Instead, going forward, recruitment and training will be handled by a new nonprofit, the East Hampton Village Ambulance Members, which was created by the village last fall. 

“Everything the village wanted, we got,” said Marcos Baladron, the village administrator. “This is what we’ve been saying all along, I’m thrilled that the judge found in our favor.” 

Mayor Jerry Larsen too, was jubilant. “The whole thing was a fraud, done in a fraudulent means. They didn’t follow their own bylaws. Everything they did was illegal. I’m glad the judge saw through it because this is what I’ve been saying all along. The most important thing to come out of this is that it clears up any confusion with the public.” 

Ever since Mr. Larsen was first elected mayor during the Covid-19 pandemic in June 2020, his relationship with at least a segment of the East Hampton Village Ambulance Association has been strained. Communication between his administration and Lisa Charde, who was chief back then, was poor. 

A cultural divide developed between paid personnel, whom Mayor Larsen sought to add, and volunteers. In June 2022, the village added additional paid emergency medical technicians, and in August of that year, a longtime volunteer, Randy Hoffman, was suspended after a paid member accused him of saying they weren’t needed in the village. In July 2022, Brad Pinsky, a lawyer hired by the village to deal with the ambulance, was able to switch the East Hampton Village Ambulance Association’s ambulance service certificate to the village, with a simple email to the New York State Department of Health, eschewing a process typically overseen by the Suffolk County Regional Emergency Medical Services Council. 

In November 2022, Ms. Mott was elected chief by the ambulance volunteers. By March 2023, the village was holding a contentious public hearing to form a new Department of Emergency Medical Service, which divided the corps. Approximately 20 percent of volunteers quit or went exempt in response. In May 2023, the new department was voted into existence by the village board.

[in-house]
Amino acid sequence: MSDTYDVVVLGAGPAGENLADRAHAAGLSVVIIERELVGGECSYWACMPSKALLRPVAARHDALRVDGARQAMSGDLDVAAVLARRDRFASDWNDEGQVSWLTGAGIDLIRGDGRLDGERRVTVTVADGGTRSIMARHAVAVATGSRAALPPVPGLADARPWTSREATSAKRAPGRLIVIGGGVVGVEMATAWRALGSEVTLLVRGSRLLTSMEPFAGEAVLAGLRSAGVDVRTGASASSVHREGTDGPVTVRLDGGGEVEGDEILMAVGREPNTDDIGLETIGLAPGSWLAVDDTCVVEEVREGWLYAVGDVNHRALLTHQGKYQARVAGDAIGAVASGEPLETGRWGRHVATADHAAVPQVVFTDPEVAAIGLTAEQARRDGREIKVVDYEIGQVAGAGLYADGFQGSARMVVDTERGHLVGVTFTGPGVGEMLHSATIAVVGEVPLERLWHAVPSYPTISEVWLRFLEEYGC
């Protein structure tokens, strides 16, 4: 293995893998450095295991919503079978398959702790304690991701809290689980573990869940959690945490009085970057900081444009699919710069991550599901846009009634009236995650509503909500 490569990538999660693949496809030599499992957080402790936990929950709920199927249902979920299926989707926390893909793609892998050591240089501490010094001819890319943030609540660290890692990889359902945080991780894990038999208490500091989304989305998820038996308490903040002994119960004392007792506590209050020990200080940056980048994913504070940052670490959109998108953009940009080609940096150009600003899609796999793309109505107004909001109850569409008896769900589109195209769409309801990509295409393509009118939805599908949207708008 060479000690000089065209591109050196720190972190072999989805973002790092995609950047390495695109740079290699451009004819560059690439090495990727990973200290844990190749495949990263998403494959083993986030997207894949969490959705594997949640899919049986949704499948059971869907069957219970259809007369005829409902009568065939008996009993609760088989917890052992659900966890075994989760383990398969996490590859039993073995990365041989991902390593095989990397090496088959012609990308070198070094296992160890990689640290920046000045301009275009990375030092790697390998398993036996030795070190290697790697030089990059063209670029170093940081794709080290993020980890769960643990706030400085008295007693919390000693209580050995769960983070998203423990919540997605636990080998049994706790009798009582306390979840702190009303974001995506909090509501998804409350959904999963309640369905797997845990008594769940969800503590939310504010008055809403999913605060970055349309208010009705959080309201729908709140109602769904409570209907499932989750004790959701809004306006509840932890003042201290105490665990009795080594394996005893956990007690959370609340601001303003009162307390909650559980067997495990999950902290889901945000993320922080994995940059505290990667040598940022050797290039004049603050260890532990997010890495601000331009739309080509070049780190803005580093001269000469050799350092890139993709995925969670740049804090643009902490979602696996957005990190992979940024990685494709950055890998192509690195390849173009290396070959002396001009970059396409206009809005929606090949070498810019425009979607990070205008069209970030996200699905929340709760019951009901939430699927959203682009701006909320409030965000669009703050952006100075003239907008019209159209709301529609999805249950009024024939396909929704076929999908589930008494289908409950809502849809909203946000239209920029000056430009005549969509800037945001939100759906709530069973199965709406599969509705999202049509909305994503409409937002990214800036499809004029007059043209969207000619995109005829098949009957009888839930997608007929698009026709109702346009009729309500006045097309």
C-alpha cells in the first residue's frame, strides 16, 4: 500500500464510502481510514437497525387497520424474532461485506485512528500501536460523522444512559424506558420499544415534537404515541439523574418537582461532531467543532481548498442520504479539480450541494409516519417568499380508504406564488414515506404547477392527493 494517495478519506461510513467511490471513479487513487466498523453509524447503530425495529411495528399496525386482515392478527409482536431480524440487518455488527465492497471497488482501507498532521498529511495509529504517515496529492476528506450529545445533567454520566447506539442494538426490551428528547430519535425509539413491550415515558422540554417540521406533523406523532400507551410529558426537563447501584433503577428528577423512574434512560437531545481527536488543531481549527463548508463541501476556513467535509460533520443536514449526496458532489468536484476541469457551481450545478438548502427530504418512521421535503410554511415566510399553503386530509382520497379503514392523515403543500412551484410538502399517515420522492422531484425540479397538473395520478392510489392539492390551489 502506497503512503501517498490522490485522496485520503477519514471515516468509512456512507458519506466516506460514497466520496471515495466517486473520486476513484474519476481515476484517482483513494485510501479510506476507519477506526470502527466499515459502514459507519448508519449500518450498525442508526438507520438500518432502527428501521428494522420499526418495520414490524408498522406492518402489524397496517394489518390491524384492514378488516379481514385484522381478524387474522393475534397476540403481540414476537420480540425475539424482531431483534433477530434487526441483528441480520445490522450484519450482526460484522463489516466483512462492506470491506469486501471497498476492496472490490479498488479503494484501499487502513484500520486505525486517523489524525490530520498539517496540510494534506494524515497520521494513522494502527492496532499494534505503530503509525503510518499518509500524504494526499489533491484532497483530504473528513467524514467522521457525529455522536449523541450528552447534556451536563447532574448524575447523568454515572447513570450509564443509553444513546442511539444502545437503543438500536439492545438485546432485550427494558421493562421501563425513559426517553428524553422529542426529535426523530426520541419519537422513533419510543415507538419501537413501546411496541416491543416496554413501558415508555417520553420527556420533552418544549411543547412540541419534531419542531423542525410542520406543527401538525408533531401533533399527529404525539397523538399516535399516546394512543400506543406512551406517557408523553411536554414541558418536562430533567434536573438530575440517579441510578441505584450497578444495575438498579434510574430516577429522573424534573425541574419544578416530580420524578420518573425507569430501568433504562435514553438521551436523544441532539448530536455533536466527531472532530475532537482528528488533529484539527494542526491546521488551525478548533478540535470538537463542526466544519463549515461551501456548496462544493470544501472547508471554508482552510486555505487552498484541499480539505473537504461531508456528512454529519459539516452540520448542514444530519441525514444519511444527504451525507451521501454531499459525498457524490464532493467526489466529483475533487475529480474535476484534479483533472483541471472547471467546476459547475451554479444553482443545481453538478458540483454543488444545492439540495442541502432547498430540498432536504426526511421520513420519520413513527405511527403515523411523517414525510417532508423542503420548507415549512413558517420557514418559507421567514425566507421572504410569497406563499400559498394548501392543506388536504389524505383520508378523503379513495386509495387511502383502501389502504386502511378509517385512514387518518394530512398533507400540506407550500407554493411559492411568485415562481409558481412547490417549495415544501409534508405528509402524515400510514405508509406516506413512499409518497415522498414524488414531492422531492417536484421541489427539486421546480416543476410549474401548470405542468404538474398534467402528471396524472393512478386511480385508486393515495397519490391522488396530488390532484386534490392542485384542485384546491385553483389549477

“We had no mechanism in our bylaws to remove a traitor that got themselves elected under false pretenses intended to turn control of our organization to another entity,” said Ms. Merola. “It’s a betrayal from within and something we couldn’t have imagined in a million years.” 

“I assume we could appeal,” said Mr. Ziegler, “but there is no point. Appeals to the second department are backed up. The more expeditious route would be to form a new corporation and then continue their services if that’s what they choose to do. Not in the village. Because the village doesn’t want them.” 

“The judge will be deciding how to disburse the remaining assets of the E.H.V.A.A. and we intend to be an integral part of that conversation,” said Ms. Merola, who described herself as “heartbroken.” “As lifelong E.M.S. volunteers we are committed to the benefit of volunteer E.M.S. services on the entire East End. Those monies were donated to our organization by local residents, and they were never intended to be some slush fund for elected officials to throw parties and entertain their political friends. We have an obligation to our supporters to see that the funding is used for the purpose for which it was always intended.”

“The village does not want and never did want the money,” said Mayor Larsen. “This wasn’t about the funds; this was about providing service. We would like to see the money go to the new association, the East Hampton Village Ambulance Members, Inc.”